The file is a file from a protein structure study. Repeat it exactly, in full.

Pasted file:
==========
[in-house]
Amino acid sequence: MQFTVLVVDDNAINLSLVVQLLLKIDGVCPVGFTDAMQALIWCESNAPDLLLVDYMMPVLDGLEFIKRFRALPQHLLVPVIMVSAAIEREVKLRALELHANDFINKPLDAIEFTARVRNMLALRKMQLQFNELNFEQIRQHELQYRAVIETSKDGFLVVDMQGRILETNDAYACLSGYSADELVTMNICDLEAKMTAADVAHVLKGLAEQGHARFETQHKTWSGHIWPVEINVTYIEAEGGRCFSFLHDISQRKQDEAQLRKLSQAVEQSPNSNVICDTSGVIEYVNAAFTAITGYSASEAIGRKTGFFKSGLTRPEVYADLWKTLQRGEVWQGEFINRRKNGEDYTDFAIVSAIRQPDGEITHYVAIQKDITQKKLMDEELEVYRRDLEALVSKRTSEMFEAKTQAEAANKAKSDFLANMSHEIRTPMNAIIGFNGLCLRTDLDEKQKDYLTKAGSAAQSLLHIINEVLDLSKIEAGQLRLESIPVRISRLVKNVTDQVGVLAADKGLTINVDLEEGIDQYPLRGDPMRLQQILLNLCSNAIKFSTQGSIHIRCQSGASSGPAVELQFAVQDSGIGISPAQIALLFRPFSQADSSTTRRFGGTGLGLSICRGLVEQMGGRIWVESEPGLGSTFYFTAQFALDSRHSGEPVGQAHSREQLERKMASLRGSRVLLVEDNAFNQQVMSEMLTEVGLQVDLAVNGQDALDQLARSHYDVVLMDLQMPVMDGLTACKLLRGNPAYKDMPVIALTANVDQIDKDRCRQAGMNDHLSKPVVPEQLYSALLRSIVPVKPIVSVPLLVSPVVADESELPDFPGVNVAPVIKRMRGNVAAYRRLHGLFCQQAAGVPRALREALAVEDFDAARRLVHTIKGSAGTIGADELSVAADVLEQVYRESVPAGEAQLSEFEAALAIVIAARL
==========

[in-house]
Amino acid sequence: MQFTVLVVDDNAINLSLVVQLLLKIDGVCPVGFTDAMQALIWCESNAPDLLLVDYMMPVLDGLEFIKRFRALPQHLLVPVIMVSAAIEREVKLRALELHANDFINKPLDAIEFTARVRNMLALRKMQLQFNELNFEQIRQHELQYRAVIETSKDGFLVVDMQGRILETNDAYACLSGYSADELVTMNICDLEAKMTAADVAHVLKGLAEQGHARFETQHKTWSGHIWPVEINVTYIEAEGGRCFSFLHDISQRKQDEAQLRKLSQAVEQSPNSNVICDTSGVIEYVNAAFTAITGYSASEAIGRKTGFFKSGLTRPEVYADLWKTLQRGEVWQGEFINRRKNGEDYTDFAIVSAIRQPDGEITHYVAIQKDITQKKLMDEELEVYRRDLEALVSKRTSEMFEAKTQAEAANKAKSDFLANMSHEIRTPMNAIIGFNGLCLRTDLDEKQKDYLTKAGSAAQSLLHIINEVLDLSKIEAGQLRLESIPVRISRLVKNVTDQVGVLAADKGLTINVDLEEGIDQYPLRGDPMRLQQILLNLCSNAIKFSTQGSIHIRCQSGASSGPAVELQFAVQDSGIGISPAQIALLFRPFSQADSSTTRRFGGTGLGLSICRGLVEQMGGRIWVESEPGLGSTFYFTAQFALDSRHSGEPVGQAHSREQLERKMASLRGSRVLLVEDNAFNQQVMSEMLTEVGLQVDLAVNGQDALDQLARSHYDVVLMDLQMPVMDGLTACKLLRGNPAYKDMPVIALTANVDQIDKDRCRQAGMNDHLSKPVVPEQLYSALLRSIVPVKPIVSVPLLVSPVVADESELPDFPGVNVAPVIKRMRGNVAAYRRLHGLFCQQAAGVPRALREALAVEDFDAARRLVHTIKGSAGTIGADELSVAADVLEQVYRESVPAGEAQLSEFEAALAIVIAARL